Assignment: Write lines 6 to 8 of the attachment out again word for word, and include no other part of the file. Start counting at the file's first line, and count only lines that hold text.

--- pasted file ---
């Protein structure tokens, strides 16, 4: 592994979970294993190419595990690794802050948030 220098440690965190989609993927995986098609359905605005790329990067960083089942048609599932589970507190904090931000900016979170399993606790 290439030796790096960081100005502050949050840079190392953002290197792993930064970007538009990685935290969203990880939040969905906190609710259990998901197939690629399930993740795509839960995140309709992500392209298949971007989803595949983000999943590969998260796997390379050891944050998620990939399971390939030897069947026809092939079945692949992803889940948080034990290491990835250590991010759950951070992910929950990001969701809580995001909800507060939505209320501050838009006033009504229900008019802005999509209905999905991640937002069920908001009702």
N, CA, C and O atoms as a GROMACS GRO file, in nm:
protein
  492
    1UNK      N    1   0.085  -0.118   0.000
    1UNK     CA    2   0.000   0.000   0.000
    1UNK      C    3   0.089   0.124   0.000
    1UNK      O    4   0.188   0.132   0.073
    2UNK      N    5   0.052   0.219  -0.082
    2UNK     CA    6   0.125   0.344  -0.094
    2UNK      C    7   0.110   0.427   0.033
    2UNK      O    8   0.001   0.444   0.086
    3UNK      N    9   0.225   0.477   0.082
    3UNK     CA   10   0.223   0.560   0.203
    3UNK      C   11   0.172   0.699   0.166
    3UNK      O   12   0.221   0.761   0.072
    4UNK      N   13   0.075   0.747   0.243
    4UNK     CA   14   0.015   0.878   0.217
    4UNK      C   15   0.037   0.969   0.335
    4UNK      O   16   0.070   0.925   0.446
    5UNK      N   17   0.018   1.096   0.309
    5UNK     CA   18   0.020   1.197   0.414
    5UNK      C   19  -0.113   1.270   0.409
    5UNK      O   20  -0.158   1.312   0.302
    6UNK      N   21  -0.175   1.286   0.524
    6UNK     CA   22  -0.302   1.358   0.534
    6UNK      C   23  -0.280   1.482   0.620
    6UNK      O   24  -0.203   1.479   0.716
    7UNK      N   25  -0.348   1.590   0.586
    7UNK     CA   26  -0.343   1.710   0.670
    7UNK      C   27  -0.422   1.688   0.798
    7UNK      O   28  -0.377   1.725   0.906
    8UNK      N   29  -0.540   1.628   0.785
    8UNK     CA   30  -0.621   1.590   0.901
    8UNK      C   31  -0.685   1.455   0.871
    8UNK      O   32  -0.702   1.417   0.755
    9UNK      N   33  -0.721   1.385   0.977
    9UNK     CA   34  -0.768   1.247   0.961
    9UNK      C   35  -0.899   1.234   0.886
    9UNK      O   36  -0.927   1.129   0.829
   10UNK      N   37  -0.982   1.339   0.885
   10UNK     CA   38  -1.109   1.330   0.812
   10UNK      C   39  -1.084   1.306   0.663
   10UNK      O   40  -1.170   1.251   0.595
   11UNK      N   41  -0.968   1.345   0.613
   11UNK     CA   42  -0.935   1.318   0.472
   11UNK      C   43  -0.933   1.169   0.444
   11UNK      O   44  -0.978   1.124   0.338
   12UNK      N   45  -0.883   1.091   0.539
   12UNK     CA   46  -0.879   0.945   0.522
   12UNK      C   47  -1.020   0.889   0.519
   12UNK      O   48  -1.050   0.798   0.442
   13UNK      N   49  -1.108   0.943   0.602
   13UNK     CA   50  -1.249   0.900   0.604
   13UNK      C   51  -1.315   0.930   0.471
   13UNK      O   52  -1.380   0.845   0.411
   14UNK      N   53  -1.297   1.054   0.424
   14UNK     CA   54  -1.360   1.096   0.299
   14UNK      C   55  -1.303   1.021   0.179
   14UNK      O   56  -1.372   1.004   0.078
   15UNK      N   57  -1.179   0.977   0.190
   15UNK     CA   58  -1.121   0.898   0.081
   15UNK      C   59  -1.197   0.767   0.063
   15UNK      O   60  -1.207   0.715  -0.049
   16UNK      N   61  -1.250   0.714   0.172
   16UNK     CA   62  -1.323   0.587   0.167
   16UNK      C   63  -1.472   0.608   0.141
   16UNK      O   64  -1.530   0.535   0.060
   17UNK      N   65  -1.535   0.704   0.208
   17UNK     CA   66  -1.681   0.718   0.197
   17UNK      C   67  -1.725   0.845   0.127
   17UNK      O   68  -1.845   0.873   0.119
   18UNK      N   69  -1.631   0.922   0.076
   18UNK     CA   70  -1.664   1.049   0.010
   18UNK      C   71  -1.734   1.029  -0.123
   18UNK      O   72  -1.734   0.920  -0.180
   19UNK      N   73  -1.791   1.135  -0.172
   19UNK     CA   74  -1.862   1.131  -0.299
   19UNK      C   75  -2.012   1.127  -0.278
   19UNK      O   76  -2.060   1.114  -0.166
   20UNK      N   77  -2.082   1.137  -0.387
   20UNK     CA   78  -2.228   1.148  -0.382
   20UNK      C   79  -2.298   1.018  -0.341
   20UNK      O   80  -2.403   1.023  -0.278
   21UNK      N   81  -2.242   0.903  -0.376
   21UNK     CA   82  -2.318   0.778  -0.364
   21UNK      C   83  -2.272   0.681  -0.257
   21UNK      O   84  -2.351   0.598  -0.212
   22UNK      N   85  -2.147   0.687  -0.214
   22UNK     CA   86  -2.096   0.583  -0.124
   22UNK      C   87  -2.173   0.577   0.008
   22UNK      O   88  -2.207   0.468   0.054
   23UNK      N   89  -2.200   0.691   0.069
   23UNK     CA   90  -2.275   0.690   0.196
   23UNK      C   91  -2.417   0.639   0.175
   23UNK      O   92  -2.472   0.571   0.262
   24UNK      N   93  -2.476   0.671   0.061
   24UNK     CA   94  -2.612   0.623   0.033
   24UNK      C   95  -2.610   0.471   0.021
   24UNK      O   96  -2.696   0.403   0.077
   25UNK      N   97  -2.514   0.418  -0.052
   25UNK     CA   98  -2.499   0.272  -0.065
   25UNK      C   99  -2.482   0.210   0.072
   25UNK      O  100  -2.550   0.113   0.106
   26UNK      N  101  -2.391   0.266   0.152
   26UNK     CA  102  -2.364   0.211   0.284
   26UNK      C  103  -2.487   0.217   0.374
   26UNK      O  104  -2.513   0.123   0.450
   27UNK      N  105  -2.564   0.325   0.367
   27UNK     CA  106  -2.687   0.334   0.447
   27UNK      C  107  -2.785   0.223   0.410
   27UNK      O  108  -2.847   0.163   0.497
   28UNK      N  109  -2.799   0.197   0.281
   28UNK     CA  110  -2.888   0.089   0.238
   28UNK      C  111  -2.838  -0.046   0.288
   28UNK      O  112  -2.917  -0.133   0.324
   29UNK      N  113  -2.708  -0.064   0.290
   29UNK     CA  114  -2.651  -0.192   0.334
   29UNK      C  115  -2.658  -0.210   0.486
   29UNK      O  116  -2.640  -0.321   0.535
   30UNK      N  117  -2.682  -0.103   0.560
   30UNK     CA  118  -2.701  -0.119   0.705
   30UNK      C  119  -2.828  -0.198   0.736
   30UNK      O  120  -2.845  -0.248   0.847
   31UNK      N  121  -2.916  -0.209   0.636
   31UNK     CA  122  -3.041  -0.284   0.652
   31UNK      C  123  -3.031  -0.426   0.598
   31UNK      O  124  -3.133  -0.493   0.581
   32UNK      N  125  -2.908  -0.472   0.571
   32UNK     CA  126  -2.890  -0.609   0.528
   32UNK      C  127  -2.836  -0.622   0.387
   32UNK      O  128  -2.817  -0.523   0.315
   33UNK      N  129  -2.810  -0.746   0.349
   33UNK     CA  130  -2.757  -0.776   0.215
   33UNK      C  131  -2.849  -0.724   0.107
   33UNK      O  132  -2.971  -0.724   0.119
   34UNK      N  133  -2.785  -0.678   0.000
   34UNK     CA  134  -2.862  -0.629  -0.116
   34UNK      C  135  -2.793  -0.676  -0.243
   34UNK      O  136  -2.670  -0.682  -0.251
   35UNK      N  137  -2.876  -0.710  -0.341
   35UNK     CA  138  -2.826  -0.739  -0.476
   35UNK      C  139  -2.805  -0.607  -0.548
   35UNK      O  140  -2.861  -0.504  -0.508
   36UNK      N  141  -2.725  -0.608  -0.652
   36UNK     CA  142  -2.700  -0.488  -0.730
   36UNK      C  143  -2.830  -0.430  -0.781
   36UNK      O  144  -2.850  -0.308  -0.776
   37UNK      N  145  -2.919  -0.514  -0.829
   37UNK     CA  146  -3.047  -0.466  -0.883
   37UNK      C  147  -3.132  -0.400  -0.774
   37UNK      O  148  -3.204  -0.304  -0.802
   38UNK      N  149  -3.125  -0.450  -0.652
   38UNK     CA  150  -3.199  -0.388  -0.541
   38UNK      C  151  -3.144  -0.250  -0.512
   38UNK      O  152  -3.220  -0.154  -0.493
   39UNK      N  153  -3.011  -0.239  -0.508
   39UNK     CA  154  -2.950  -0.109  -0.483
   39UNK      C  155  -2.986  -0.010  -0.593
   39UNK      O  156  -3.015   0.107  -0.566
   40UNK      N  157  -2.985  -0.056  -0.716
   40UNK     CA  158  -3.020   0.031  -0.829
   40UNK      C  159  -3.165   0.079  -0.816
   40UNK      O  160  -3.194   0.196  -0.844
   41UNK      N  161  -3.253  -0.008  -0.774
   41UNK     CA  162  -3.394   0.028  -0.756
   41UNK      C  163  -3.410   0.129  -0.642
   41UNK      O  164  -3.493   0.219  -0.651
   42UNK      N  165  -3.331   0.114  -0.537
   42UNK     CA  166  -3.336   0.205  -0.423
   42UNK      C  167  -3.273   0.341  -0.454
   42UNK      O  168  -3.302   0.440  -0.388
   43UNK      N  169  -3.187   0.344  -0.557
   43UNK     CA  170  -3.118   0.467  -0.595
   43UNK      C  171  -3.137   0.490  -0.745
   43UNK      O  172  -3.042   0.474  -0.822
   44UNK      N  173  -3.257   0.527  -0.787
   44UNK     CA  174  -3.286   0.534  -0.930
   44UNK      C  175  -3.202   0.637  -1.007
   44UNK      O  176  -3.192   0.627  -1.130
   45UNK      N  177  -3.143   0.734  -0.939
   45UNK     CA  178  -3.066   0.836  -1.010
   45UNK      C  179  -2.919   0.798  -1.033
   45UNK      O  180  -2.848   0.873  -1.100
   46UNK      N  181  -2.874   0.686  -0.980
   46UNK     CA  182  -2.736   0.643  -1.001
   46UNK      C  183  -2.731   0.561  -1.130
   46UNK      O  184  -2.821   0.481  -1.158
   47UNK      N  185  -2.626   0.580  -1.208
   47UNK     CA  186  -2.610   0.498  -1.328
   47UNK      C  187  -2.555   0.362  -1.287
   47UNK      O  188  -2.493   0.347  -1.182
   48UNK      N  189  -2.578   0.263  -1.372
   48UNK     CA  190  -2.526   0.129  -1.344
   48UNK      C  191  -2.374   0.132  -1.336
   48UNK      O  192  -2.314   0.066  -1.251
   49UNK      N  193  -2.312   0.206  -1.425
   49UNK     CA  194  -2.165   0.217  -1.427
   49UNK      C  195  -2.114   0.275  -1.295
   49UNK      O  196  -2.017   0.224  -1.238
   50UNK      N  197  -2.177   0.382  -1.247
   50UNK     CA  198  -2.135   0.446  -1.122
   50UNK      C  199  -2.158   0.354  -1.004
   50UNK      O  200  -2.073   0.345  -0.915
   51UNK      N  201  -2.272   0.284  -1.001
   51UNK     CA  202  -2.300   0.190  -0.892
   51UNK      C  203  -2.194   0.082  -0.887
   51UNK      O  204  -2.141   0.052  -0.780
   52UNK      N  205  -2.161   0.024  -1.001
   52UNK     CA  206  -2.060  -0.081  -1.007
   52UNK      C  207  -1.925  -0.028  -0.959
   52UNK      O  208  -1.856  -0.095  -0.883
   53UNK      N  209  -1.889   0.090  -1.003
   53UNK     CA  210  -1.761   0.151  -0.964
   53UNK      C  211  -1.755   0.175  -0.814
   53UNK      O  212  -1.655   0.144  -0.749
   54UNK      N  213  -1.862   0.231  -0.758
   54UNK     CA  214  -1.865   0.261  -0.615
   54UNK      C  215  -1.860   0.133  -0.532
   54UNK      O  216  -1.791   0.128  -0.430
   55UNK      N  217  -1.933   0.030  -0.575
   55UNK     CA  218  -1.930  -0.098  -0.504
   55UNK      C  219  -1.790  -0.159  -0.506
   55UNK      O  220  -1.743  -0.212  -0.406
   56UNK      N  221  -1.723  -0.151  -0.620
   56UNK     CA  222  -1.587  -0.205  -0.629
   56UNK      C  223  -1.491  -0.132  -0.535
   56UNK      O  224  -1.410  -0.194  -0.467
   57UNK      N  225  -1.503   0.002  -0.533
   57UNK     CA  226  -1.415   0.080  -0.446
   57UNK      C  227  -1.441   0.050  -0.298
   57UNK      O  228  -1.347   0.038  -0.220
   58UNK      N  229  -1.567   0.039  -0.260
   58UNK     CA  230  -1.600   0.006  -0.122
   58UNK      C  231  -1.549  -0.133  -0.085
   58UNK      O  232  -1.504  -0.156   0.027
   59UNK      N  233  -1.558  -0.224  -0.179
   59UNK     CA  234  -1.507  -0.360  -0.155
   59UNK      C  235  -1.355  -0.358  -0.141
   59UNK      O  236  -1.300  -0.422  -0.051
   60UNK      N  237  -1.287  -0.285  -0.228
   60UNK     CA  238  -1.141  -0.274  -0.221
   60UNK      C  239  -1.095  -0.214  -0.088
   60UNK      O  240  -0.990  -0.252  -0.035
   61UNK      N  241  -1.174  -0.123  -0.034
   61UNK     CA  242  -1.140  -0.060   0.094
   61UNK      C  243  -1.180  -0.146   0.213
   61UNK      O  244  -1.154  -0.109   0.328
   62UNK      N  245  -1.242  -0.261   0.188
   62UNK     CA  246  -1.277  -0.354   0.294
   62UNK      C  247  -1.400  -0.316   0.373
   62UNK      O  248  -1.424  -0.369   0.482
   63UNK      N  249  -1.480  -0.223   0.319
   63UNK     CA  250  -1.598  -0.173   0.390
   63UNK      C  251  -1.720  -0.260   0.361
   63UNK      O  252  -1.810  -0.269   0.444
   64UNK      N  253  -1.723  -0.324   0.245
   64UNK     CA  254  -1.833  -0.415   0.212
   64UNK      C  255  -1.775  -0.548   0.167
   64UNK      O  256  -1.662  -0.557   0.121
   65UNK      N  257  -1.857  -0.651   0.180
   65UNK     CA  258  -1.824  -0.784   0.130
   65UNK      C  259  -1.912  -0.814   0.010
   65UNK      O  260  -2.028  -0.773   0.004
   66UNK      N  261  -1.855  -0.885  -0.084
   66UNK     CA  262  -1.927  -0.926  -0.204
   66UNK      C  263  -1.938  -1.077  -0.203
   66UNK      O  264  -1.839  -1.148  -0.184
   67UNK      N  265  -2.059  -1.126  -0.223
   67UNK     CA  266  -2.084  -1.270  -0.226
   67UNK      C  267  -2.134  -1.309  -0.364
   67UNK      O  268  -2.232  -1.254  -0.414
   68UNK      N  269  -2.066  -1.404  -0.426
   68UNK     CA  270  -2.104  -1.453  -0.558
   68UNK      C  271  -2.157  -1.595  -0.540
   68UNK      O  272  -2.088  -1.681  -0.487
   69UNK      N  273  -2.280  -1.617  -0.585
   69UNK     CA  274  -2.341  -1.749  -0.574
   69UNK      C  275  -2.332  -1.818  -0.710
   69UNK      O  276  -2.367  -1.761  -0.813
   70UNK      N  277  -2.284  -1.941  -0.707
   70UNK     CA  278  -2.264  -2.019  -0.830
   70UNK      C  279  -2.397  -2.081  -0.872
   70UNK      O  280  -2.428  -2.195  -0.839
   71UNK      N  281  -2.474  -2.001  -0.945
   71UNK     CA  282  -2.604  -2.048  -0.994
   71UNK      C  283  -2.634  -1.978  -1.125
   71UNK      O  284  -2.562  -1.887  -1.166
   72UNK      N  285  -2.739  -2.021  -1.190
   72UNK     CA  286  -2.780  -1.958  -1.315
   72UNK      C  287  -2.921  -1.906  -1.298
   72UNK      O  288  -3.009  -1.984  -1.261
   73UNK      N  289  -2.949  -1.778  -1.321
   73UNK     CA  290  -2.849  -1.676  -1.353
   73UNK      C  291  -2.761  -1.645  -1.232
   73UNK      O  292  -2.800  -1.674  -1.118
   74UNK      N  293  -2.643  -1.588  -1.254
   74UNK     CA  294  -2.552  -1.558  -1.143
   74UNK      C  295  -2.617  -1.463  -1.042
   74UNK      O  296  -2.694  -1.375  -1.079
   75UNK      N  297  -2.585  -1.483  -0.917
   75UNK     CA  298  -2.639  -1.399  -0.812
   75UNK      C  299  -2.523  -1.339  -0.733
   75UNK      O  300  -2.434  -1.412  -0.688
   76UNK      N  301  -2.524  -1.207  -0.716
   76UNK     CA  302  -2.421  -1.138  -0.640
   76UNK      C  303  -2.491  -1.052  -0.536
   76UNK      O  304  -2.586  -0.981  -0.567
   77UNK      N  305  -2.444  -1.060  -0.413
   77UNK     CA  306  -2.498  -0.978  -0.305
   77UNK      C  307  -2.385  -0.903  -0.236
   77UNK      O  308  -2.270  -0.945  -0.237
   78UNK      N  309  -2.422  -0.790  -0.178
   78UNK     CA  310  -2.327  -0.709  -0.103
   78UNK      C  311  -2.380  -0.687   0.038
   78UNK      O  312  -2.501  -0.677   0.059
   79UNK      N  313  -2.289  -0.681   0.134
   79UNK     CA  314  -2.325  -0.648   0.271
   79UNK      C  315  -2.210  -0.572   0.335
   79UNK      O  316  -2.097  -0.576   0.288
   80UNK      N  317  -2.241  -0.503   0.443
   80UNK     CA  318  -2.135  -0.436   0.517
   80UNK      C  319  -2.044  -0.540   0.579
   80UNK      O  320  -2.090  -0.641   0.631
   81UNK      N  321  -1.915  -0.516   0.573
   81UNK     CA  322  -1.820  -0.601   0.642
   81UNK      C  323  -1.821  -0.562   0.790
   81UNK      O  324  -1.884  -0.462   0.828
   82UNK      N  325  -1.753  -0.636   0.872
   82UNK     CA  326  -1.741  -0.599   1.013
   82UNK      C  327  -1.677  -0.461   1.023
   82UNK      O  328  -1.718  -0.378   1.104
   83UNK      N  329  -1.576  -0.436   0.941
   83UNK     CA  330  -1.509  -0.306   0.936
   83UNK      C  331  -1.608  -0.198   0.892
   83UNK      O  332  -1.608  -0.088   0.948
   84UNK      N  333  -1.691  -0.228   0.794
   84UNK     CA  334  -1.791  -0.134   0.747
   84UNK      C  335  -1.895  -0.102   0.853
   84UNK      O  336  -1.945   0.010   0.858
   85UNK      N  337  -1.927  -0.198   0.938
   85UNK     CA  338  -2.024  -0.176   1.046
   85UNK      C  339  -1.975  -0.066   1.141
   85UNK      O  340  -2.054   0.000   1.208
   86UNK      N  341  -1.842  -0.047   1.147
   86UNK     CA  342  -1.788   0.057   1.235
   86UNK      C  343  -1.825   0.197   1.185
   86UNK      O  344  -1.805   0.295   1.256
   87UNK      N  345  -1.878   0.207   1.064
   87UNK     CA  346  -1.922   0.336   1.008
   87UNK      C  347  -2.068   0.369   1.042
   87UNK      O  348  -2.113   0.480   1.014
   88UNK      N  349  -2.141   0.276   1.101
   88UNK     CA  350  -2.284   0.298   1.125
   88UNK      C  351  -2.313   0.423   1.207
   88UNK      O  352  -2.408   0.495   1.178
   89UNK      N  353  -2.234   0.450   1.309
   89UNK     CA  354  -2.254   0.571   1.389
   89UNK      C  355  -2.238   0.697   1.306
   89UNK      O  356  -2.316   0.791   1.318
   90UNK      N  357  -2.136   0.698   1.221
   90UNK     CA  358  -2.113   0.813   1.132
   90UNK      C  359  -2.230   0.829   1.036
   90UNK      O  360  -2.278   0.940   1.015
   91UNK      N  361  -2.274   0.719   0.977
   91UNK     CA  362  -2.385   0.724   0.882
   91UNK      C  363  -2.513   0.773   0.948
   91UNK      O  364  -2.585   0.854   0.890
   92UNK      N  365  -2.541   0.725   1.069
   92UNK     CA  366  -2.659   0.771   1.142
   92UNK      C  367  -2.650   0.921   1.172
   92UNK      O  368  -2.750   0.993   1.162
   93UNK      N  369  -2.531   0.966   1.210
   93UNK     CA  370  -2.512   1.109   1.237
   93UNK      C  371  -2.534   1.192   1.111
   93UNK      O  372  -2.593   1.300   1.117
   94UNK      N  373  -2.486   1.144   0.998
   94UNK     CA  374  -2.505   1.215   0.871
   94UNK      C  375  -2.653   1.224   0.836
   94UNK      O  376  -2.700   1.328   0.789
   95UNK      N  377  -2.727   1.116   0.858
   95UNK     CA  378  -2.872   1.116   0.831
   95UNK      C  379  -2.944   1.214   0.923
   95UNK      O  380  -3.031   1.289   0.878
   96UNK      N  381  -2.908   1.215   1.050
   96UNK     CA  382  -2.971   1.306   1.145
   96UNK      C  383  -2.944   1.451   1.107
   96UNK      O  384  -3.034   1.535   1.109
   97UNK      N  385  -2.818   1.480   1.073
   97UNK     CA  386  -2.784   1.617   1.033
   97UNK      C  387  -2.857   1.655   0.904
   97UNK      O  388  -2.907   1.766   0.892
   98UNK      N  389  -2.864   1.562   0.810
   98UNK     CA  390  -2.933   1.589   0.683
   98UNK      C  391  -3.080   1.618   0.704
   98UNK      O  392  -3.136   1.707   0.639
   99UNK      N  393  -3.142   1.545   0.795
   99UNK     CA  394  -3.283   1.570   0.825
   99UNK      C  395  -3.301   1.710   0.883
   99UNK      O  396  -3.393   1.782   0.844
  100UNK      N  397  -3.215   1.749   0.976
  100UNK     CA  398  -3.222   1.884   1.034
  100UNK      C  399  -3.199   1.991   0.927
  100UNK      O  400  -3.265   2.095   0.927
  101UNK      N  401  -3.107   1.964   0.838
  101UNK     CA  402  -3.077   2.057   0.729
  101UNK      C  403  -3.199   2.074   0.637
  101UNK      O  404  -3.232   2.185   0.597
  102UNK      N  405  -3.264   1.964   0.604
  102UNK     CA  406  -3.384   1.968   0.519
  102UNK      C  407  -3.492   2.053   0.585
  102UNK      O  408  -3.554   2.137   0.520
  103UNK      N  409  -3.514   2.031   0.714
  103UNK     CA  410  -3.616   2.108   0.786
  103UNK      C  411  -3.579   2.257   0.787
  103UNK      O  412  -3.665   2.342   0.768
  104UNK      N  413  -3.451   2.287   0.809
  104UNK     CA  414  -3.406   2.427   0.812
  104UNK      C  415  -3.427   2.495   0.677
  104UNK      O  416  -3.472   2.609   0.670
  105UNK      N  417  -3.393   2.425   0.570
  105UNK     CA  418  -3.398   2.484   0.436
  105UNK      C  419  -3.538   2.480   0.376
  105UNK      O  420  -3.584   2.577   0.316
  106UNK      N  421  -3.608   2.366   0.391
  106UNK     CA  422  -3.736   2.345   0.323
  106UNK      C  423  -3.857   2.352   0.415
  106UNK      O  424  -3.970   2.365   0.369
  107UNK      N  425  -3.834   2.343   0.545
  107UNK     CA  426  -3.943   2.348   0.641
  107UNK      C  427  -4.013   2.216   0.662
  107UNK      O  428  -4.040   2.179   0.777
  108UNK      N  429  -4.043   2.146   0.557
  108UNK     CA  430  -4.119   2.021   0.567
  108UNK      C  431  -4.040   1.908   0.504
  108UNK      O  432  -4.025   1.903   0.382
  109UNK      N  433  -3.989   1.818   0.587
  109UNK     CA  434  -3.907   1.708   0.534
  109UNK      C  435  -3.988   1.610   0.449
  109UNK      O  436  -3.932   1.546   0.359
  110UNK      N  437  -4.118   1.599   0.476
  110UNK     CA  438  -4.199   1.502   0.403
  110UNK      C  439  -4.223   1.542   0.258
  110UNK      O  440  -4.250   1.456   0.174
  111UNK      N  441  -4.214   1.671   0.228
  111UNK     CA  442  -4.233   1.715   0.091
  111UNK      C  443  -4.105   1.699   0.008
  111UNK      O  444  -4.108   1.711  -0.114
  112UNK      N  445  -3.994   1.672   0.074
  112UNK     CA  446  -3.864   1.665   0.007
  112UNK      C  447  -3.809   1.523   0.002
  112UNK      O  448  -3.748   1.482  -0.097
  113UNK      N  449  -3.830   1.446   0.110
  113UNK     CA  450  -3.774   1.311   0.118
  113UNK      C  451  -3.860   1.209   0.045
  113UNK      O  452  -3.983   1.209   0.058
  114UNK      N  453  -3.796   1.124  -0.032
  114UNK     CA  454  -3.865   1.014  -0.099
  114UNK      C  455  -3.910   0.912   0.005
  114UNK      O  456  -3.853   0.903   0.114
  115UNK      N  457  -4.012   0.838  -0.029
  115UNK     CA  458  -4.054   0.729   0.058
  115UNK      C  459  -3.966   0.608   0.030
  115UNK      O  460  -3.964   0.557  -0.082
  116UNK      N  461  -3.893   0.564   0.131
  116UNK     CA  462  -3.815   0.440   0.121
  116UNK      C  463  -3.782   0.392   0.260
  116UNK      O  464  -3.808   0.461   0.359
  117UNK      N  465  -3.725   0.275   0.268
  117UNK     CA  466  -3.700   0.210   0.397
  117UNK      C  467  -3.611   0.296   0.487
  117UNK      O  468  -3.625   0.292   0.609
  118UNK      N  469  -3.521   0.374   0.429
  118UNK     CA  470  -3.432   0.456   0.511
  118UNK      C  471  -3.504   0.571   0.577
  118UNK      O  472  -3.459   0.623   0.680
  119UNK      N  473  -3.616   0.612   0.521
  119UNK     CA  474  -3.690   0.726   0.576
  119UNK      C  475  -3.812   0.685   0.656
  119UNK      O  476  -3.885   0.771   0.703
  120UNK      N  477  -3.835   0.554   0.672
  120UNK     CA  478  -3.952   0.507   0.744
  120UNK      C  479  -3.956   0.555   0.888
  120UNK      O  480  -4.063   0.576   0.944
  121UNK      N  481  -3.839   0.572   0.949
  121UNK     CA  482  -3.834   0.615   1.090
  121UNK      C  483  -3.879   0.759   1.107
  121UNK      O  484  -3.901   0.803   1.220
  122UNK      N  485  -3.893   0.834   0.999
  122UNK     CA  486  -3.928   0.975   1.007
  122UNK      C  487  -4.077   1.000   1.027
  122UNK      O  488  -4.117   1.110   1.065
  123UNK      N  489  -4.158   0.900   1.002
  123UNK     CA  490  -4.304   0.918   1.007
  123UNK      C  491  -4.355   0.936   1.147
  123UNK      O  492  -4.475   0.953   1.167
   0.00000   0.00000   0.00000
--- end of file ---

    1UNK     CA    2   0.000   0.000   0.000
    1UNK      C    3   0.089   0.124   0.000
    1UNK      O    4   0.188   0.132   0.073